The Island Myth
In this modern day in age we are spoiled when it comes to navigation with sophisticated technology such as global positioning satellites and high speed mobile internet. It is truly amazing that data can be wirelessly transmitted to a small device in your hand from a satellite in space in the blink of an eye. However, It is easy to take this awesome technology for granted. I am sure most people have experienced the frustration of a slow loading map whilst in a hurry to get somewhere – either cycle touring or merely finding the nearest store. It is hard to remember a time when such luxuries didn’t exist. Furthermore, it is hard to imagine a time when there were no maps at all. Or if there were they were very inaccurate or incomplete. In fact one of the most famous cartographic errors in history occurred in the exploration of Baja California, where we are currently riding, and is a reminder of a long lost time before the whole world was mapped.
In Europe during the 17th and 18th centuries if you mentioned a place called ’California’ many people would think you were referring to an island off the west coast of North America. This mythical island consisted of the present day U.S state, then known as ‘Alta’ (high) California, and the Mexican state of ‘Baja’ (low) California. This mistake was clearly not without substance. For explorers crossing the sea west from present day Mexico, without the knowledge that Baja connected to the continent several hundred miles north, it would be easy to assume that this region was an island. The further south we ride into Baja, the more stereotypically ‘island’ characteristics we discover. The terrain has turned from harsh desert into lush green landscapes with palm trees and small pristine beaches with calm blue shores. Whilst the small seaside towns of Santa Rosalia and Loreto exude unique and colourful identities, and both feel like sleepy island communities. It is unsurprising that California was considered an island when even today Baja has a distinctly ‘island’ feel to it.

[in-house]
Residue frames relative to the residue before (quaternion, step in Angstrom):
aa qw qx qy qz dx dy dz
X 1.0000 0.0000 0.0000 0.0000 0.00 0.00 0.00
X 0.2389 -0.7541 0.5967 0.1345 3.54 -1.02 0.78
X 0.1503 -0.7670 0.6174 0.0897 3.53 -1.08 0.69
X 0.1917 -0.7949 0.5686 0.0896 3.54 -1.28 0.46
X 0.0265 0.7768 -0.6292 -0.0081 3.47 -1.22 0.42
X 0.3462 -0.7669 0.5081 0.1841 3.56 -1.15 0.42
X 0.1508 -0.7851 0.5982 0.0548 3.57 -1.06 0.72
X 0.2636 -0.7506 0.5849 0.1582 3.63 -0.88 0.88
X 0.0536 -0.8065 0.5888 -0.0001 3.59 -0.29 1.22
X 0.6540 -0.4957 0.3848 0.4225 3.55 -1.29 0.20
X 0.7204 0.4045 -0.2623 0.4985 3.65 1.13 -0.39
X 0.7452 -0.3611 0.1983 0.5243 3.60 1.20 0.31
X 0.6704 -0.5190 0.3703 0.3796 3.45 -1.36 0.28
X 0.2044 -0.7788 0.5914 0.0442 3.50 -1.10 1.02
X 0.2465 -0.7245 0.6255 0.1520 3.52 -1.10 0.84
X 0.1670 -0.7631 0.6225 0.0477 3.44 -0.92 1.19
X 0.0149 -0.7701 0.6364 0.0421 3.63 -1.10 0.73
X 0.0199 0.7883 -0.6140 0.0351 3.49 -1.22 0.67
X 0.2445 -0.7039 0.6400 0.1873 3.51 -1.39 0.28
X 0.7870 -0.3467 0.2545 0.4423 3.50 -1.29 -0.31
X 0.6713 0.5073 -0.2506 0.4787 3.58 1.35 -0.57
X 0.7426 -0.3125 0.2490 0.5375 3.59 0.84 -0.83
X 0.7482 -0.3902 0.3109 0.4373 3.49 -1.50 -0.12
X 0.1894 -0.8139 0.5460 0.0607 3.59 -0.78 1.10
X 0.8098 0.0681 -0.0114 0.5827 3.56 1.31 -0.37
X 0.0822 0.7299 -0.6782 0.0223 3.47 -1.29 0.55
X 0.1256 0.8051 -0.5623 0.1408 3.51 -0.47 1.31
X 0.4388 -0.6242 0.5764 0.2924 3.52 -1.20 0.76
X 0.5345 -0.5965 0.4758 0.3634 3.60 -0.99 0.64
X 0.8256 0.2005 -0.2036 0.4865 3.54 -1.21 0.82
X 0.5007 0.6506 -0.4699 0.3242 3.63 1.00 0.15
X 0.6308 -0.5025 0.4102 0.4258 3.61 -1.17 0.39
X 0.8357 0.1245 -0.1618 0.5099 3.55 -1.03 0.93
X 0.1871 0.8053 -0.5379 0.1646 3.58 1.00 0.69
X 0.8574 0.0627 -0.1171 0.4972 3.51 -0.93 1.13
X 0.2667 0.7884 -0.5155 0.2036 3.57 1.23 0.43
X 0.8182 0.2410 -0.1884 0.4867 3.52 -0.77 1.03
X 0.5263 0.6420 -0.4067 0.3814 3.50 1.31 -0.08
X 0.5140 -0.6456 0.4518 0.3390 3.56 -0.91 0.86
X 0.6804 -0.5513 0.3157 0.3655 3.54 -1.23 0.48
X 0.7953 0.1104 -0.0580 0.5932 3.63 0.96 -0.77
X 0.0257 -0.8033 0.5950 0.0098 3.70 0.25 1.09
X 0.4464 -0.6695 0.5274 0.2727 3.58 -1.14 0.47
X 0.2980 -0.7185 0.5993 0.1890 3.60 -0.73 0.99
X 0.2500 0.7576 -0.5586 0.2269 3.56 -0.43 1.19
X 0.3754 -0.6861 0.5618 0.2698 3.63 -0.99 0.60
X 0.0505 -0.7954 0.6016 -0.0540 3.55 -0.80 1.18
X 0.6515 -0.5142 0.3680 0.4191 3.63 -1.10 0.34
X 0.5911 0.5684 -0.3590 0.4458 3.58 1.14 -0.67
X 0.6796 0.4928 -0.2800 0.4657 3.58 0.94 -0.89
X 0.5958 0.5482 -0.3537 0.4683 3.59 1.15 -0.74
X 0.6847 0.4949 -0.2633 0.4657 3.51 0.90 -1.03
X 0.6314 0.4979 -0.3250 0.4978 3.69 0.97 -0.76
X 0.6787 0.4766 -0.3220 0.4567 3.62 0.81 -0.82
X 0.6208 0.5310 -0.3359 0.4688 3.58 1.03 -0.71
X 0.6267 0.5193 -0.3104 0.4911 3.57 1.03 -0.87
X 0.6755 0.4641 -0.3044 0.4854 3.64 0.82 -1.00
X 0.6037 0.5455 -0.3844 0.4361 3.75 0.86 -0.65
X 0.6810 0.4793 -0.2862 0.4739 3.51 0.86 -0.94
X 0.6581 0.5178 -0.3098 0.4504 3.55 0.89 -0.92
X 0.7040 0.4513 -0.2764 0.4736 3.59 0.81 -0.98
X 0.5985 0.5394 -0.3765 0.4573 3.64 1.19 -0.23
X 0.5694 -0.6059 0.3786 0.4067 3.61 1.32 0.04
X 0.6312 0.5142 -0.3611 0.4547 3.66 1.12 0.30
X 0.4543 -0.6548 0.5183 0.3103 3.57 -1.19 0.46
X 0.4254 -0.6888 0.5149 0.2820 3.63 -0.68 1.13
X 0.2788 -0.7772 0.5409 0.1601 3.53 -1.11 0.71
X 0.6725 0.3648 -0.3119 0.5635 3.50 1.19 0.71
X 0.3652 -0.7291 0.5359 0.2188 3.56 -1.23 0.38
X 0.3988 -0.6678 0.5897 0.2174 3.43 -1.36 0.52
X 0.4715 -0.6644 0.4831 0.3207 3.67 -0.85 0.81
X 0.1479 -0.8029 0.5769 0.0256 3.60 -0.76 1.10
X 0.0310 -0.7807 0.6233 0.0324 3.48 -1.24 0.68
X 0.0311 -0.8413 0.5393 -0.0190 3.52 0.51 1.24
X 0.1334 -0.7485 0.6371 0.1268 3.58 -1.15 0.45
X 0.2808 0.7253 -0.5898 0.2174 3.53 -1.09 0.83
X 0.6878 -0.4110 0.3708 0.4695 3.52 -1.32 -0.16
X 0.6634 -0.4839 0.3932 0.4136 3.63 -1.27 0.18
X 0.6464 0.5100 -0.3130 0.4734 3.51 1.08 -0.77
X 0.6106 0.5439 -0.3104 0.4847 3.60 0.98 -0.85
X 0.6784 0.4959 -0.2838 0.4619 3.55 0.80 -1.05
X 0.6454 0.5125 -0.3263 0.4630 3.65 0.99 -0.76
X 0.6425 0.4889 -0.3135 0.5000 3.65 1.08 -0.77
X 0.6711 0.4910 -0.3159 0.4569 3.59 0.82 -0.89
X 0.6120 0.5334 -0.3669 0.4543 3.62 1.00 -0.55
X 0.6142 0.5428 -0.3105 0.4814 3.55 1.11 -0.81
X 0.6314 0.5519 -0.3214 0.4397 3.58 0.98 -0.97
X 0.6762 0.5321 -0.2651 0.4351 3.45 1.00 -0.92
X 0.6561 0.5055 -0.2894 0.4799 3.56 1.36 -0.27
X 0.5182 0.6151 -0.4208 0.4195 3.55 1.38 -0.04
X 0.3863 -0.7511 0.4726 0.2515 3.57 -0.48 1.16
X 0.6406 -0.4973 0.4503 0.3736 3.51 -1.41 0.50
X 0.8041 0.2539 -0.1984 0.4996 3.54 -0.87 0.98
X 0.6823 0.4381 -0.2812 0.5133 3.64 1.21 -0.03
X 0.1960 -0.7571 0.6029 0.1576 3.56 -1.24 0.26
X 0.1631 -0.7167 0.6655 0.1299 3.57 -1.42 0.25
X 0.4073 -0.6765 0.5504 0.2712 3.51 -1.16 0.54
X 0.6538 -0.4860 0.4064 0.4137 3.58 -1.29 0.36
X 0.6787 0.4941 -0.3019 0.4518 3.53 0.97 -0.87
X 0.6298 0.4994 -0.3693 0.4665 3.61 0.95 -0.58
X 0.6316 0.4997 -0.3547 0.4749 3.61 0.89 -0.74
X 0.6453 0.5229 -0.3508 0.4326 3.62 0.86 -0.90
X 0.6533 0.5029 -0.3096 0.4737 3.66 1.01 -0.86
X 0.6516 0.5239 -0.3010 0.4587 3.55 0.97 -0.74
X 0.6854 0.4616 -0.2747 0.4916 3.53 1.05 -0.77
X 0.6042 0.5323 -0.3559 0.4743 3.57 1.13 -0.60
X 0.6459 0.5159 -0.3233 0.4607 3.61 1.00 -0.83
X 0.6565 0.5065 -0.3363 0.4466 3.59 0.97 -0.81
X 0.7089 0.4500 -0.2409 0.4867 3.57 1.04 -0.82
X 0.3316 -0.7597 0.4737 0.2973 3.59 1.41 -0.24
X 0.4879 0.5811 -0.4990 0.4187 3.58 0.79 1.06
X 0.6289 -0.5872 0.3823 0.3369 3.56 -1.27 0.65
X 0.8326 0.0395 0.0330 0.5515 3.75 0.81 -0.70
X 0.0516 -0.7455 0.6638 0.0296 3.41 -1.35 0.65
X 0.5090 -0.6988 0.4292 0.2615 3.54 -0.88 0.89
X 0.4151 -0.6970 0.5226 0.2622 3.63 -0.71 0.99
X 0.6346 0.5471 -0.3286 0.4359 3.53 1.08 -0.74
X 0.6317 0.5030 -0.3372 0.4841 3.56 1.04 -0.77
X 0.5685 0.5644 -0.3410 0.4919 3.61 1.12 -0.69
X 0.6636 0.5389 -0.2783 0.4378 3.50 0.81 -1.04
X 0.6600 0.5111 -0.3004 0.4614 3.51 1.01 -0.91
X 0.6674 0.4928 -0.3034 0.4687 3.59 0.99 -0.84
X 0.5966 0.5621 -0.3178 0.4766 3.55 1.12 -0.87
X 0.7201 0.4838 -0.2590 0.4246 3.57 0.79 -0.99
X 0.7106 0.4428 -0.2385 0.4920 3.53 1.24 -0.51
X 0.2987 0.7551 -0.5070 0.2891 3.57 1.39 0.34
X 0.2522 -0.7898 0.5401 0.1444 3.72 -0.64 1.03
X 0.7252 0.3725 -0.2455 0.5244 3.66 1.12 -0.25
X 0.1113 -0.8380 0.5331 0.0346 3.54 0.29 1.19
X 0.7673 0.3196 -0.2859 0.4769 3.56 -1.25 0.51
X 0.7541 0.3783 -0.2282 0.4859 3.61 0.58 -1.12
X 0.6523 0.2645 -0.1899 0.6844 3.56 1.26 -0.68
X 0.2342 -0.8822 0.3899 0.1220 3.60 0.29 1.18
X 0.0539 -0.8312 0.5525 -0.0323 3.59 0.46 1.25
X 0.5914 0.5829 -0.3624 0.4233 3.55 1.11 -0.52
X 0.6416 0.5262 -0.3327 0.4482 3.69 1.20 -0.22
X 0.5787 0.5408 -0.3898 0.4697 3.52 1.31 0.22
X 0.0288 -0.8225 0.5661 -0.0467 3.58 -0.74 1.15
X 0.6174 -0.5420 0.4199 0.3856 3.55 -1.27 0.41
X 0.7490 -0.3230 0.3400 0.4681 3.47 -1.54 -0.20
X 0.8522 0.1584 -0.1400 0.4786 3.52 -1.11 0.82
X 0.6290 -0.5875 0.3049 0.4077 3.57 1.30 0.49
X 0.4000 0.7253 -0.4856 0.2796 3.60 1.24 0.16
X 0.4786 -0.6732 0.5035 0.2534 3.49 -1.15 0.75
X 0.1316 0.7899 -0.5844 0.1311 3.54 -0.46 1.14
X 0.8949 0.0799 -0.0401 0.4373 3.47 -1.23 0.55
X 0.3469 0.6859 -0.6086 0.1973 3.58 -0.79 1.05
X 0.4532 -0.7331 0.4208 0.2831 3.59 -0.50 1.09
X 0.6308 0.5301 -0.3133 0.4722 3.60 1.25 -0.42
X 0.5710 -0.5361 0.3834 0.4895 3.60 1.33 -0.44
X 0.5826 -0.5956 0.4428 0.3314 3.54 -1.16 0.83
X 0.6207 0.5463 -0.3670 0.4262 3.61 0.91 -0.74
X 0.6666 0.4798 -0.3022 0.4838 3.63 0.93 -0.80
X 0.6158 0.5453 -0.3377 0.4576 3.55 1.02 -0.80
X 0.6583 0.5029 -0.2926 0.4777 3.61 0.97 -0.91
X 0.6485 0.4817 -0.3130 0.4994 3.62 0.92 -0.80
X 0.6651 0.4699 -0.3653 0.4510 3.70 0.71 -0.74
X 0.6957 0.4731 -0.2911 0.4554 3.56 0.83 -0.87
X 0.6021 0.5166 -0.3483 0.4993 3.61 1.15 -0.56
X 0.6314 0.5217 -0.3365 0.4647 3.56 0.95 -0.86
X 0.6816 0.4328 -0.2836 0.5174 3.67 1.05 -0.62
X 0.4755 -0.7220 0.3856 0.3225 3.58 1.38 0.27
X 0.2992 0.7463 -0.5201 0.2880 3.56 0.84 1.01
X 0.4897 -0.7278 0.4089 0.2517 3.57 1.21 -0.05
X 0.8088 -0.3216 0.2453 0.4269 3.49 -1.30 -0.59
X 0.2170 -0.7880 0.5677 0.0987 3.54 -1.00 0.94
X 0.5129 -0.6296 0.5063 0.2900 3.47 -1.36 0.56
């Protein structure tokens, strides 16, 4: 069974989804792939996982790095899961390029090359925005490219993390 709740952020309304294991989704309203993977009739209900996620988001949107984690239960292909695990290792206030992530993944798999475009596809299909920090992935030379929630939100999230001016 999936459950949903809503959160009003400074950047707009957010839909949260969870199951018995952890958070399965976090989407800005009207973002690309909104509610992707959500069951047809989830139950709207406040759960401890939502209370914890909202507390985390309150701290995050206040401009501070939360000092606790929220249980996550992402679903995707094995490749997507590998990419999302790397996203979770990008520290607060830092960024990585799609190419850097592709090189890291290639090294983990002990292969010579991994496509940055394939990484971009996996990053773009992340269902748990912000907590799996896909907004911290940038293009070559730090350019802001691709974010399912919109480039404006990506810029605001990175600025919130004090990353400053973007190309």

Amazingly, the misconception persisted for several centuries, with conflicting accounts from different explorers leading to the distribution of maps featuring the ‘Island of California’ (a quick image search will give you a few good examples of this). Even whilst the Thirteen Colonies on the east coast of North America declared independence from Britain, the question of weather what would become the new nation’s wealthiest state was an island or not was still unsolved. Looking back on these errors from a modern perspective it is easy to find them entertaining. However, as with much of the North American Epic route, these mostly hostile lands were mapped by people with far inferior technology, less knowledge, and much greater challenges. Next time it takes a while to load a map with a 4G internet connection in the middle of a remote Mexican desert, I will probably stop to appreciate how truly amazing modern technology can be.
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